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How Social Comparisons Affect Our Financial Well-Being

Shifting your client’s social comparisons can change the way they interact with their money

Sarah Newcomb

 

“Keeping up with the Joneses” is embedded in American culture. As a society, we are constantly comparing ourselves upward to someone who’s done more, has more, or earns more. And this is true for all income levels. Many researchers, such as Ball & Chernova, Clark et al., and Diener & Suh, found that where a person believes he or she stands relative to others has a much larger effect on happiness than absolute income.

Many of your clients may be financially stable or very well-off but are still tormented by their finances. As advisors, how can you help these clients reduce their financial anxiety and even improve their financial well-being?

To answer this question, we explored the power of social comparisons and identified a few ways that advisors can use this natural tendency to help their clients.

The factors that influence our social comparisons

In our research, we found that certain mental factors—the direction, frequency, and target of social comparisons—had strong associations with financial well-being. Our analysis showed social comparison explained more of the variation in financial well-being than a person’s income level, age, gender, or education.

Who your clients compare themselves with and how often they make these connections can have a huge impact on the way they feel about their finances. Although you can’t stop your clients from comparing themselves with others, you can help them change the direction and target of their social comparisons to elicit more-positive emotions with their finances.

Our upward social comparisons may be bringing our spirits down

Our research shows that people have a tendency to compare themselves with those who are better-off, and this was strongly associated with negative financial emotions. In other words, most of us seem to be actively making ourselves feel bad about our own financial circumstances by always looking up to those who have more.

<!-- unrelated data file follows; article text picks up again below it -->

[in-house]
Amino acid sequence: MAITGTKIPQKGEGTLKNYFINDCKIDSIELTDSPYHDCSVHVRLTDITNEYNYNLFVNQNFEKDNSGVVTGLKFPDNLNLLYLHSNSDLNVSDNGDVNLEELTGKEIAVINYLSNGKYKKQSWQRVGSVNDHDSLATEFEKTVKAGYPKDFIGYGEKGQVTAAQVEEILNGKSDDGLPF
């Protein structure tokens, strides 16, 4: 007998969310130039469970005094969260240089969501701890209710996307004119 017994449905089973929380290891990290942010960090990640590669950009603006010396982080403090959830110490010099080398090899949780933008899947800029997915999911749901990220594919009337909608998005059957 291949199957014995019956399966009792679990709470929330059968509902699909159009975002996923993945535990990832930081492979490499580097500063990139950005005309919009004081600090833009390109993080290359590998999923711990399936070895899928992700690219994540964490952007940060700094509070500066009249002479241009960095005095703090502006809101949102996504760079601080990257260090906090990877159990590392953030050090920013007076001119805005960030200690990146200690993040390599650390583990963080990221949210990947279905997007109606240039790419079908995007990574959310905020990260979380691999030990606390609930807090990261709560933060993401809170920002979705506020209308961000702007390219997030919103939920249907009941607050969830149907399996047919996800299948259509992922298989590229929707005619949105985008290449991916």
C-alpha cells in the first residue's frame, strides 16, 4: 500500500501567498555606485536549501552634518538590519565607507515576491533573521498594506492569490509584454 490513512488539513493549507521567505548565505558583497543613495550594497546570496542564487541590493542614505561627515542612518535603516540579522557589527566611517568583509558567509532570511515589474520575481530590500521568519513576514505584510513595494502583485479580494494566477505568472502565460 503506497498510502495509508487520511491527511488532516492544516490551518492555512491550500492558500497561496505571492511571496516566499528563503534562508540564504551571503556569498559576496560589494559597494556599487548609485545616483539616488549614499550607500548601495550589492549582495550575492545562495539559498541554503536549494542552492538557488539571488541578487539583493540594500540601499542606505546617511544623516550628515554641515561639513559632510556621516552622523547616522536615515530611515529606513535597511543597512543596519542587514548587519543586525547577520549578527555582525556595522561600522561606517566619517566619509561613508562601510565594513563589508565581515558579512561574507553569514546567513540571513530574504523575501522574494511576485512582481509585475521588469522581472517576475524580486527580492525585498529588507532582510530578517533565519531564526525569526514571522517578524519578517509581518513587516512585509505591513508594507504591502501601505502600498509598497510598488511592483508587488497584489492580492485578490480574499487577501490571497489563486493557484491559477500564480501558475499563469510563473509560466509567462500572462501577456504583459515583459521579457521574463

Based on our findings, the key to helping your clients feel better about their finances is to redefine who they’re comparing themselves with. Try redirecting the focus of your clients to a subject that makes them feel empowered rather than demoralized. This can mean steering them toward making downward social comparisons—to help them appreciate how good they have it. Although this may be a cliché, it’s backed by solid science.

Another option is to help your client find a new financial role model. Previous work has found that looking up to a role model might help a person's well-being, and our results support this claim.

In either case, when it comes to helping your clients change the focus of their social comparisons, there are a couple of things you should keep in mind:

  • Make sure your clients can connect with their new comparison target so that the effect is strong enough to have an impact on their financial well-being. This means they must be similar enough to your clients that they still have a few things in common.
  • Although it’s important to aim high in all our aspirations, this may backfire when it comes to picking a role model. If your client chooses someone whose accomplishments are too far out of reach, your client may start to feel discouraged.

Research shows that comparing ourselves with others is a natural tendency. But for clients, this behavior may negatively impact their financial well-being. As advisors, there are a few levers you can pull to help your clients redefine the focus and direction of their social comparisons to help them have more positive emotions with their money.

Read the full paper “The Comparison Trap: How Social Comparisons Affect Our Financial Well-Being.”

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